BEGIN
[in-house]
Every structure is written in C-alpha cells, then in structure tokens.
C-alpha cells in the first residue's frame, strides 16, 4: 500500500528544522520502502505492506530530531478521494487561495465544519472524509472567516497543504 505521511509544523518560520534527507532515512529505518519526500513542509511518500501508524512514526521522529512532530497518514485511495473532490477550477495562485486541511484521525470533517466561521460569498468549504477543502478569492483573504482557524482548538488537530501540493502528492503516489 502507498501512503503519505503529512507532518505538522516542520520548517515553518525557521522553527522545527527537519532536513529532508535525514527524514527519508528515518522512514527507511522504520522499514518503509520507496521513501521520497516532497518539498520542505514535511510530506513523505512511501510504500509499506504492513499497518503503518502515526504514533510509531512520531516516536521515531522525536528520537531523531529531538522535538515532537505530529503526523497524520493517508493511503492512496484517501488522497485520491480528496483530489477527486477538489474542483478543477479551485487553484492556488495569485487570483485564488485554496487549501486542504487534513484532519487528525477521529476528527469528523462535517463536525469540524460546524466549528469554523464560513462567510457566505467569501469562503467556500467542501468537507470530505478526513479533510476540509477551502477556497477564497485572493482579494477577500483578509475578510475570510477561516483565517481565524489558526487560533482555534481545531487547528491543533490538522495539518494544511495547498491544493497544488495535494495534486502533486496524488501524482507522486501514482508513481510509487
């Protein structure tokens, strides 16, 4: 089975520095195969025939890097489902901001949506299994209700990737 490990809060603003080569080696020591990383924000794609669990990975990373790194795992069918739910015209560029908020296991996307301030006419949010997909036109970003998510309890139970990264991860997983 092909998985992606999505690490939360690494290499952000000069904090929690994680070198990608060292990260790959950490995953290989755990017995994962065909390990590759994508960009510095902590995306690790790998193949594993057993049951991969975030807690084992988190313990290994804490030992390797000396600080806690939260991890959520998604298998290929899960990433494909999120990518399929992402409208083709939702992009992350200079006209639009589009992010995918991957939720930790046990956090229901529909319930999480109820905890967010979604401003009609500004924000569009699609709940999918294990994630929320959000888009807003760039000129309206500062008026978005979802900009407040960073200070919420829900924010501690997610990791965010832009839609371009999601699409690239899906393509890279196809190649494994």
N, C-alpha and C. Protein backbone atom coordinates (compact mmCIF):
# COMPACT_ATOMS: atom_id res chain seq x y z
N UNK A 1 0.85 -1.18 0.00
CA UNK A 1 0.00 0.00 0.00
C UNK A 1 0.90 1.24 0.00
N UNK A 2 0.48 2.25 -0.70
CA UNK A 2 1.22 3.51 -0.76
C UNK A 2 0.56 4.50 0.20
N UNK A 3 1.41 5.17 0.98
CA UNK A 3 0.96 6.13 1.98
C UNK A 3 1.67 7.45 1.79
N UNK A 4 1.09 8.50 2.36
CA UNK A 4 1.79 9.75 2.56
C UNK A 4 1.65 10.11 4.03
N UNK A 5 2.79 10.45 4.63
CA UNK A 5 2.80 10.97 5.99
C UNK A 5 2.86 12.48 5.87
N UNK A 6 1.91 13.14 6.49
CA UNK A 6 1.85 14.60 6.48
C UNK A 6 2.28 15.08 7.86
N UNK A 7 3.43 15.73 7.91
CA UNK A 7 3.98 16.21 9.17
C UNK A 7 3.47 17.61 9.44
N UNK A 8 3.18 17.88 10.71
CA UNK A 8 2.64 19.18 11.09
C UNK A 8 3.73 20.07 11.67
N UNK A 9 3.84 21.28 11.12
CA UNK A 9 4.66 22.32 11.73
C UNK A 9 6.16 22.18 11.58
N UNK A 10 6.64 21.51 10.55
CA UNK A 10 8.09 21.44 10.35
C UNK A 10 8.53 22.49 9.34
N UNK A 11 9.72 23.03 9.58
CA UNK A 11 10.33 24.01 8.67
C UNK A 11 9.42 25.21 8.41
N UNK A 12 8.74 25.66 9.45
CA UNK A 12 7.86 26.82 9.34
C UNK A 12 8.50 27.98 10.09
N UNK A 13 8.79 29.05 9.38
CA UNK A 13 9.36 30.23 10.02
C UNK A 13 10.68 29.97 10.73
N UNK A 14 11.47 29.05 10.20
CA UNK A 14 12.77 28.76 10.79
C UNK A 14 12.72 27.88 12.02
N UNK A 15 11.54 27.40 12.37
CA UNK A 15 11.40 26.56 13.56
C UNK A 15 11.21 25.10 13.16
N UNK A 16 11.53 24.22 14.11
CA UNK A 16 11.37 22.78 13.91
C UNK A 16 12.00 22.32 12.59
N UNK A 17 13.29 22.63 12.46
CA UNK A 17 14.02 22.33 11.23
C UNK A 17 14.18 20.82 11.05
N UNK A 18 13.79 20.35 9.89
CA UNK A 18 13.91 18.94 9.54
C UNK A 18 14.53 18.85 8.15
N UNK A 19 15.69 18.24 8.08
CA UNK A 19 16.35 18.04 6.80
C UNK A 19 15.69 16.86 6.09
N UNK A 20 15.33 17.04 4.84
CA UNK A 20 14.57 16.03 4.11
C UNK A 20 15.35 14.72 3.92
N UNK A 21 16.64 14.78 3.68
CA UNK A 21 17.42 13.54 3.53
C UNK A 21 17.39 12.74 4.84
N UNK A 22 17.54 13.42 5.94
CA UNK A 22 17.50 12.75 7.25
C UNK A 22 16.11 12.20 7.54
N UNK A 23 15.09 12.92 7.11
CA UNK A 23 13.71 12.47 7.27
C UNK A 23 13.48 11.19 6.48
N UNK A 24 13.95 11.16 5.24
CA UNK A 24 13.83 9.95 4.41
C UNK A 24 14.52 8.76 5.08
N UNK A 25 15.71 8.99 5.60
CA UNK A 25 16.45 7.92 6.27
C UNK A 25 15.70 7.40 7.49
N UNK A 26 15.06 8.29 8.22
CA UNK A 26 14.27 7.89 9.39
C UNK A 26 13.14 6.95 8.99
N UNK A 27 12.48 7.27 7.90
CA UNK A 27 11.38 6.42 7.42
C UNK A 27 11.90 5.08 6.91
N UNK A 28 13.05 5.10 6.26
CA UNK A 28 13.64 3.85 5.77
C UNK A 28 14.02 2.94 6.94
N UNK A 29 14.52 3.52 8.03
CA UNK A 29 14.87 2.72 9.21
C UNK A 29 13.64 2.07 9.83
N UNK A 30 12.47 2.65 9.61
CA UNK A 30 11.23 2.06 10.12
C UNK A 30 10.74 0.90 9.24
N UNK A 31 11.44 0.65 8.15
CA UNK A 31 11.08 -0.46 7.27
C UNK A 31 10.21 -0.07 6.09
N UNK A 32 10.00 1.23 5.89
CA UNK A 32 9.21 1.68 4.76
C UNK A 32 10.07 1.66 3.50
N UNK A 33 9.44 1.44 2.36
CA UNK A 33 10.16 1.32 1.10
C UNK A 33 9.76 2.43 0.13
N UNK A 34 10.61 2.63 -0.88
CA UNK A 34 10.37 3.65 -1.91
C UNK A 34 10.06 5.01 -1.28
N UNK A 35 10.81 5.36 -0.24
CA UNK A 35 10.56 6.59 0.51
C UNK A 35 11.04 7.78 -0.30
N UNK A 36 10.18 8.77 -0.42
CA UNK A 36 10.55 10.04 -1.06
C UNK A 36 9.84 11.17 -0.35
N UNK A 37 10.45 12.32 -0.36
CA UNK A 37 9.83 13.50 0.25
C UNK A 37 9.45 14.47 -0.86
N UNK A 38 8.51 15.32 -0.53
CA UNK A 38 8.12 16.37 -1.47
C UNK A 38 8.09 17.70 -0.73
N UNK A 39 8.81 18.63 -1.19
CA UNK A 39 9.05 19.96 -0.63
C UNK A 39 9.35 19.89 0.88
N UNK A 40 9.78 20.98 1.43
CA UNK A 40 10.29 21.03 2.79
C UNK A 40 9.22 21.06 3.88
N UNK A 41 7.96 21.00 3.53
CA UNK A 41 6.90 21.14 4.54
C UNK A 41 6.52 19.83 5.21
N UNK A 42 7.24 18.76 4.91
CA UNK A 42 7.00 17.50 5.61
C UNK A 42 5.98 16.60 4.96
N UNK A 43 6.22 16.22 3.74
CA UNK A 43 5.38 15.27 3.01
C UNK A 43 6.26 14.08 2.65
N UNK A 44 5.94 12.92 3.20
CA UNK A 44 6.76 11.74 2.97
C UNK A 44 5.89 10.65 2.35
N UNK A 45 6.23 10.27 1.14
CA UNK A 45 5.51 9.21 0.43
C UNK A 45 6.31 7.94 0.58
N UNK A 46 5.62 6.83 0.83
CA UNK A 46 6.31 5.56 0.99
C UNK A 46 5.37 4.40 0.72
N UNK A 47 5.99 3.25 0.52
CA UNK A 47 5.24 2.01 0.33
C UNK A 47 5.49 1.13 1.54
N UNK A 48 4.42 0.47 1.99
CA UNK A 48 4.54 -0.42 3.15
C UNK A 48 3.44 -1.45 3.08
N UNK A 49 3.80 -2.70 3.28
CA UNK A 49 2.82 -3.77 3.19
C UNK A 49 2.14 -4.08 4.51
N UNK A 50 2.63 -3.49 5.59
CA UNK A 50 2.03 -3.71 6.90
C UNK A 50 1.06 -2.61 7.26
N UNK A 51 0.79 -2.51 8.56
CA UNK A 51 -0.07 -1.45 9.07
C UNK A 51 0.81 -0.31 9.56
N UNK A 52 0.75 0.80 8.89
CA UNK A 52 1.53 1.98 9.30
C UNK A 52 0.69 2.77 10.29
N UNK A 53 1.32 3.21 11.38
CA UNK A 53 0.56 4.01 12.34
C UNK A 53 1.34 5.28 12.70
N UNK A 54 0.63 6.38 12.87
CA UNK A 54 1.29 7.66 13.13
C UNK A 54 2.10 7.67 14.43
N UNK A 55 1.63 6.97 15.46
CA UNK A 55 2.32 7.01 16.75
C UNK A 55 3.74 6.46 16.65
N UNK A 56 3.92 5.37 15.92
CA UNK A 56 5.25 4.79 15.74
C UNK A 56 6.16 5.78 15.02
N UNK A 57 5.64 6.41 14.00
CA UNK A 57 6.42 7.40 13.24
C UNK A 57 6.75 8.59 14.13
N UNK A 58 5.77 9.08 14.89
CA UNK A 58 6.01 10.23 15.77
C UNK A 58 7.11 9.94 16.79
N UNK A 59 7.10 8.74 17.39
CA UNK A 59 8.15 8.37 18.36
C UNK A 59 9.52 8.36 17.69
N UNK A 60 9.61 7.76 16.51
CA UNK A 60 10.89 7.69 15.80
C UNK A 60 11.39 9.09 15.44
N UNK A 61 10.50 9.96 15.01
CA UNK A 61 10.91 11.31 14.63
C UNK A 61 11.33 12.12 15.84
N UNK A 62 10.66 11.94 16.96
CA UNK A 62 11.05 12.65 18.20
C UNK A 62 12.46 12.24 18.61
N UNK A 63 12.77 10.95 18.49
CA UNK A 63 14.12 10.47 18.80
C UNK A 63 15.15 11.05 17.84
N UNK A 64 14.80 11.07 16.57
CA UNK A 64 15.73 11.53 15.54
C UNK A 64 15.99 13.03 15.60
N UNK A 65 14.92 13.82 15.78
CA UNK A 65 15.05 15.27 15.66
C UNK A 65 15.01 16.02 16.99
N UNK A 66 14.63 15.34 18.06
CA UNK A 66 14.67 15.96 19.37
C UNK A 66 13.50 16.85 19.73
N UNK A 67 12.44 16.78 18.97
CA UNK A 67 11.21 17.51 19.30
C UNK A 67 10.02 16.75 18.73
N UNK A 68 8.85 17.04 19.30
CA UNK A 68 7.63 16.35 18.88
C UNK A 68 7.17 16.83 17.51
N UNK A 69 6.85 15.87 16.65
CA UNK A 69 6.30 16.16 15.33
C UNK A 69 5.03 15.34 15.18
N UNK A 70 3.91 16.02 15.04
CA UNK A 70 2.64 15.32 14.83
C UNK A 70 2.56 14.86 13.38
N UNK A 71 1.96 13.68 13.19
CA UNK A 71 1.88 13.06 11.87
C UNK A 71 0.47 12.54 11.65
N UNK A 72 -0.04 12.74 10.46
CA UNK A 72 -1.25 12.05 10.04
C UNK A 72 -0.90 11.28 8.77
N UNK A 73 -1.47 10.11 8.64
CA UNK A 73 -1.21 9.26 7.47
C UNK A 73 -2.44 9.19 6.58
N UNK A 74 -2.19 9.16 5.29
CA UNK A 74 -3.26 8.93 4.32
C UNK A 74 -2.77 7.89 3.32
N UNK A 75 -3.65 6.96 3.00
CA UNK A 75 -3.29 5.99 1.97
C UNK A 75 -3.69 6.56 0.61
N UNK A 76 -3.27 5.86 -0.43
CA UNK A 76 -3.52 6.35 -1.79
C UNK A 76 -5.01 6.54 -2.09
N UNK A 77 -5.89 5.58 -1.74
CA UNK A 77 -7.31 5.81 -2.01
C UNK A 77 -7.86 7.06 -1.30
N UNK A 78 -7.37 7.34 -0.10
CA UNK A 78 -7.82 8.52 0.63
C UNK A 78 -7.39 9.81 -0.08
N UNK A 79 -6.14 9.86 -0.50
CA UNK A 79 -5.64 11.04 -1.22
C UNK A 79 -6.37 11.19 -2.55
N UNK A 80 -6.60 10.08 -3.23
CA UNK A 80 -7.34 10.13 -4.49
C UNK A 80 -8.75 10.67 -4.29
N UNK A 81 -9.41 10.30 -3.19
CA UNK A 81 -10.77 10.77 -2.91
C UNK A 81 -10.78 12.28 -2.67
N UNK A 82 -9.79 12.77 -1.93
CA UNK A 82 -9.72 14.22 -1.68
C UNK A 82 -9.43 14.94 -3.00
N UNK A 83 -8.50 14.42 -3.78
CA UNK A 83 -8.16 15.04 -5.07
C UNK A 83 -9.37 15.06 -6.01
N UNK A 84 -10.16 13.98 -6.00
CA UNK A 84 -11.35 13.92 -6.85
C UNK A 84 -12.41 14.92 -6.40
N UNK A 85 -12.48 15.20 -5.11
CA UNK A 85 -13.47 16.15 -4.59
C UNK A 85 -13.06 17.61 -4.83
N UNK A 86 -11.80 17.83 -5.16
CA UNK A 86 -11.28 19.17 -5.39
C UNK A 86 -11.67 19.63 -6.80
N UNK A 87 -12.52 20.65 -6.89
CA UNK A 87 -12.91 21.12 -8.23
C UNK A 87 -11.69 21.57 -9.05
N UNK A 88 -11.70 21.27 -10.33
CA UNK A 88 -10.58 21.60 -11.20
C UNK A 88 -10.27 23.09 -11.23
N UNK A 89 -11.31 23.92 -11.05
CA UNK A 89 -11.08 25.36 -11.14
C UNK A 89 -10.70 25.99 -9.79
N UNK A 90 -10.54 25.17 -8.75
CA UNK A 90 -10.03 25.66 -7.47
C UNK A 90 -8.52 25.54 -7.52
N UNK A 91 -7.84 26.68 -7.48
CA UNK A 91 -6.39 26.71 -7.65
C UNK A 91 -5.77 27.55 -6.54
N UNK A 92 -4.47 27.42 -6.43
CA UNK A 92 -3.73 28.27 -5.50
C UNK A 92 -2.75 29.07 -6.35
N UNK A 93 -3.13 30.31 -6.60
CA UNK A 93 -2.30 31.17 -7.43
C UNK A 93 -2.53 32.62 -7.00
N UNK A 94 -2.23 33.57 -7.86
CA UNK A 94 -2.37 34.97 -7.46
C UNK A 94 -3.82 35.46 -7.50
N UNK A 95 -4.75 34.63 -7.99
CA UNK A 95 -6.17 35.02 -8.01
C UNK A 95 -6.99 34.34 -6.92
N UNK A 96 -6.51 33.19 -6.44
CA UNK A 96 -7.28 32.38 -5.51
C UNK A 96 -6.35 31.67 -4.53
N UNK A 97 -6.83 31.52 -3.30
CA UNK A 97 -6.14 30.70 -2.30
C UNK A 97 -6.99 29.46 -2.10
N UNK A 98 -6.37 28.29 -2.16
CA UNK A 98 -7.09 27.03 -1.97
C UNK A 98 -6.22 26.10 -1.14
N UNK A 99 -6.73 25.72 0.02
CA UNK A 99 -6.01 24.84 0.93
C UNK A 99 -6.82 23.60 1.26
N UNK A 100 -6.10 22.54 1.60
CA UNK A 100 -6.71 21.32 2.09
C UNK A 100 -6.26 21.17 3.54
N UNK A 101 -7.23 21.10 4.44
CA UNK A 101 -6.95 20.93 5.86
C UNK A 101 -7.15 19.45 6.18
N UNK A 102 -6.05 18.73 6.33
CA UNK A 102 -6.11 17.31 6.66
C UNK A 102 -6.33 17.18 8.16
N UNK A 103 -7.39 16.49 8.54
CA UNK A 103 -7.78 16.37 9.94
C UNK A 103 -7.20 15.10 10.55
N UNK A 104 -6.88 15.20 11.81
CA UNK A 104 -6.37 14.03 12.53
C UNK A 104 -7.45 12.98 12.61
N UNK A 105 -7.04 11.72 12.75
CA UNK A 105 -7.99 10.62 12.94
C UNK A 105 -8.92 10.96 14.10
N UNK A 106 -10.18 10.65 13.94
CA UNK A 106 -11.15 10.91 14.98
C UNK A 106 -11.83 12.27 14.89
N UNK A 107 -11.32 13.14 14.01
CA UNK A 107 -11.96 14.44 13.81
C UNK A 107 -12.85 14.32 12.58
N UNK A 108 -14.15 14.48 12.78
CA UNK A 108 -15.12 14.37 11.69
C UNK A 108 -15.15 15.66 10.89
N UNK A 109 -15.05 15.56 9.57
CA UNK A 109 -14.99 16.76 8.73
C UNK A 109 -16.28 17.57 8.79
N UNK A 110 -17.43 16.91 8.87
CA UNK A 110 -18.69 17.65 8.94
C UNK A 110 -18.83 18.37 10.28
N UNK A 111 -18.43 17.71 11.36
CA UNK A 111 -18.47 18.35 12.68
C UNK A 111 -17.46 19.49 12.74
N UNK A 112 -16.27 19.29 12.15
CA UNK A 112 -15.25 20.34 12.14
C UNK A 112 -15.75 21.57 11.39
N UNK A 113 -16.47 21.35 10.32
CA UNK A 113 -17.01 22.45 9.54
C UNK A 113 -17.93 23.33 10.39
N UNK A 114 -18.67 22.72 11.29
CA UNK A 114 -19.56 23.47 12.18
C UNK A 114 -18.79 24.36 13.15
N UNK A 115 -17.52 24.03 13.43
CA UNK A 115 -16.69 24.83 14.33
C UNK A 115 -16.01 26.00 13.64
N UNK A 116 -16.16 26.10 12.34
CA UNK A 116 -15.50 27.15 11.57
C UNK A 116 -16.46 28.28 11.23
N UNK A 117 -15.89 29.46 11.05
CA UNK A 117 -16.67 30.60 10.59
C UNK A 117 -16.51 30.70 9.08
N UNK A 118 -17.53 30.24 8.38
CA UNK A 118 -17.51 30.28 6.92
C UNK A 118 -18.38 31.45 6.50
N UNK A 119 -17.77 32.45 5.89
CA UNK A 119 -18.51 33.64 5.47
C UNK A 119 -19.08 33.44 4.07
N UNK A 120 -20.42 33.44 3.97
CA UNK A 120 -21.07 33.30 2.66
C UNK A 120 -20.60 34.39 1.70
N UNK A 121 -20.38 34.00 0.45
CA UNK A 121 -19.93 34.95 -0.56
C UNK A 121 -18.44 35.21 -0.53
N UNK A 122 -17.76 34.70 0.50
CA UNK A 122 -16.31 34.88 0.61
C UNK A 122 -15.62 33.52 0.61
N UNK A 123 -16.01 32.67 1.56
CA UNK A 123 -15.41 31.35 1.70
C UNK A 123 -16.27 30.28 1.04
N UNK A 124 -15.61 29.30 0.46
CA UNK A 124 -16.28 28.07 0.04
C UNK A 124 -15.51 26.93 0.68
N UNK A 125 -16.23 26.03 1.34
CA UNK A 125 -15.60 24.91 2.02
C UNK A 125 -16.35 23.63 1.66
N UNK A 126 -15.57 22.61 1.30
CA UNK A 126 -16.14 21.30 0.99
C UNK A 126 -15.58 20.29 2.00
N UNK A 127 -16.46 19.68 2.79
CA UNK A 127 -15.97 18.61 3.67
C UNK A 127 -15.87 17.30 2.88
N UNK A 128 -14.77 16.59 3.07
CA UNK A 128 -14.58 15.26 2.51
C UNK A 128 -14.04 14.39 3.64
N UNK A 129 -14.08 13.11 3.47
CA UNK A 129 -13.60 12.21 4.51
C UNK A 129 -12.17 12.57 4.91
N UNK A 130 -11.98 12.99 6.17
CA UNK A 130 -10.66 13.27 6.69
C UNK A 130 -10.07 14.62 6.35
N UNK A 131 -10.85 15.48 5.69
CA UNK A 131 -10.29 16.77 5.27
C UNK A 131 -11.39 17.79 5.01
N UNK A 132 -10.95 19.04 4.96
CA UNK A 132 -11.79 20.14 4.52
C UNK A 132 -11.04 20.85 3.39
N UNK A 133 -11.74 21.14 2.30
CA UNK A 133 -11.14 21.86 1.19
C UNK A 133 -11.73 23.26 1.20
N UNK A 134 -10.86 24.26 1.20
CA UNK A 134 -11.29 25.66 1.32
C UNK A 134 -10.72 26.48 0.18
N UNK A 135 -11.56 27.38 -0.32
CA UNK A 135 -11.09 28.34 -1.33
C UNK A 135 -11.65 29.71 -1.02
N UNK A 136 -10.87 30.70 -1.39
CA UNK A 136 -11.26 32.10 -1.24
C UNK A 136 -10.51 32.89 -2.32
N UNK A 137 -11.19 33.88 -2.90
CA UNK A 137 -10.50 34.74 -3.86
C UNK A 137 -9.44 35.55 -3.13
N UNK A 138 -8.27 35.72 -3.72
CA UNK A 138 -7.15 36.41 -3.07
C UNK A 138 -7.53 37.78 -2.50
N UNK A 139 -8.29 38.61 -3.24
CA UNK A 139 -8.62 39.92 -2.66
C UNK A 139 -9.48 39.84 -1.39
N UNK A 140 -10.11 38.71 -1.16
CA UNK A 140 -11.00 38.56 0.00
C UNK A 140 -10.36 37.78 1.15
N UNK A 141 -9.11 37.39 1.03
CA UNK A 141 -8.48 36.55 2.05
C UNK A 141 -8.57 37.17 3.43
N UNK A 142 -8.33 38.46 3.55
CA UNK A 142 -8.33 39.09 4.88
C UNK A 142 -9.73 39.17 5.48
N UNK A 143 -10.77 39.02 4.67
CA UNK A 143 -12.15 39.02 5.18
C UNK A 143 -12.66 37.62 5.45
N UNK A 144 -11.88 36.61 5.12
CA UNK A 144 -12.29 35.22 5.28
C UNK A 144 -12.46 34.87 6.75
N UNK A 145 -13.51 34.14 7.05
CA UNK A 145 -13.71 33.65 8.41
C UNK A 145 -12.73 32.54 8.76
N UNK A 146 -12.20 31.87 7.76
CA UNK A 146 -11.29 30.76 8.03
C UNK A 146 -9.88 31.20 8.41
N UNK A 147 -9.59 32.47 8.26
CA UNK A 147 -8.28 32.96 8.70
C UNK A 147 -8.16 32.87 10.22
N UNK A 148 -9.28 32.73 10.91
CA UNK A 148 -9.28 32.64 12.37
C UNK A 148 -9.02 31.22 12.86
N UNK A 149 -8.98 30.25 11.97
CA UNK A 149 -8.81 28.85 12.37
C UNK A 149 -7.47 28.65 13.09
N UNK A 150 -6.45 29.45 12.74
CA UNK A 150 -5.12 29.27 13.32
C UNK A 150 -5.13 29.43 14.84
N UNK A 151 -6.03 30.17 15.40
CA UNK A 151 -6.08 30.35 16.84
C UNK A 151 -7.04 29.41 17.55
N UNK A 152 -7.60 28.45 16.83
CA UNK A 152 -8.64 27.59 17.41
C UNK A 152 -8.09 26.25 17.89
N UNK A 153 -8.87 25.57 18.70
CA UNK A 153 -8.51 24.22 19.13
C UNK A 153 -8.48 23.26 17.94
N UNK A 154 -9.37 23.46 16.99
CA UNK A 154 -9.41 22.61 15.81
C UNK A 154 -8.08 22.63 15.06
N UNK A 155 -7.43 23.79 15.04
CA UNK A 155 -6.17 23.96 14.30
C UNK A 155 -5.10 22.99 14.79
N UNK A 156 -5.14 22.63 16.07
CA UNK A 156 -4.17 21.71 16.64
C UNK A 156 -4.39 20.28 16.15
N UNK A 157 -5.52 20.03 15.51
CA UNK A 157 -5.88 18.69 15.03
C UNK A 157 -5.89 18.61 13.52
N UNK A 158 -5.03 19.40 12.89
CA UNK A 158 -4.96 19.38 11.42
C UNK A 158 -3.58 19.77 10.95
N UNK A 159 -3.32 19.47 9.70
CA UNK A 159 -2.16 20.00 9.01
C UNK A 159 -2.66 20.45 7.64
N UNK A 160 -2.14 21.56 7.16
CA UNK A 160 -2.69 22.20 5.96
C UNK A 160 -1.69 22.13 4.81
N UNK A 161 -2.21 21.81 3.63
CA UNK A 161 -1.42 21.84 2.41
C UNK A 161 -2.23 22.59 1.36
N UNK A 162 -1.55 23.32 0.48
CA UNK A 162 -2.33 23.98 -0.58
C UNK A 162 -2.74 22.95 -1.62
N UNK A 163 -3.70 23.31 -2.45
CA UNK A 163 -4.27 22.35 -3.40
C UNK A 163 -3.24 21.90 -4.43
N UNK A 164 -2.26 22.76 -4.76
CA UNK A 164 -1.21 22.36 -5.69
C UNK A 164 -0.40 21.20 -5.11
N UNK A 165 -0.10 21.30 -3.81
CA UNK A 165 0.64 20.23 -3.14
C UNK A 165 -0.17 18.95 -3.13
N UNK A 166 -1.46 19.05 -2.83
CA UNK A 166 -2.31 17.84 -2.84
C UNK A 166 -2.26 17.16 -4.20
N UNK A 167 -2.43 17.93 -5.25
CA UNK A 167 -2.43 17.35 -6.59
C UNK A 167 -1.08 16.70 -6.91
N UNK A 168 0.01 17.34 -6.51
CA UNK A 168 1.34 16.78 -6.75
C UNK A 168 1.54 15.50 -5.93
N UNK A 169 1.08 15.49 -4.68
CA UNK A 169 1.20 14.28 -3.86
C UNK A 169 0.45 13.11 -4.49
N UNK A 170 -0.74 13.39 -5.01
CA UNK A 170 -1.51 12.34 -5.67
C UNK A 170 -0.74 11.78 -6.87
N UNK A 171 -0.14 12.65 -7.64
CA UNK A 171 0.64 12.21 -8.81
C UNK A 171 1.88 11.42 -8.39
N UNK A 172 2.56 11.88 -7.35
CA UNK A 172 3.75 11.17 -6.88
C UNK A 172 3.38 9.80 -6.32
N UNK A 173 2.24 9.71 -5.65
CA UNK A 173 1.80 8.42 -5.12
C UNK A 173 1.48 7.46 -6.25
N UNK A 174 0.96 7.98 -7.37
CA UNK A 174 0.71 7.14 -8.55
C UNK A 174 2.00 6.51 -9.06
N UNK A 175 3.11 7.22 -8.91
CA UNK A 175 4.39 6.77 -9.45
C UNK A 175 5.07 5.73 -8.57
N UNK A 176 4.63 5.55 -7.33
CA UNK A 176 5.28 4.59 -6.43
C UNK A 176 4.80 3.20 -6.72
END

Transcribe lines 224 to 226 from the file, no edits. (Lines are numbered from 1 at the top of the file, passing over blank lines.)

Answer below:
CA UNK A 73 -1.21 9.26 7.47
C UNK A 73 -2.44 9.19 6.58
N UNK A 74 -2.19 9.16 5.29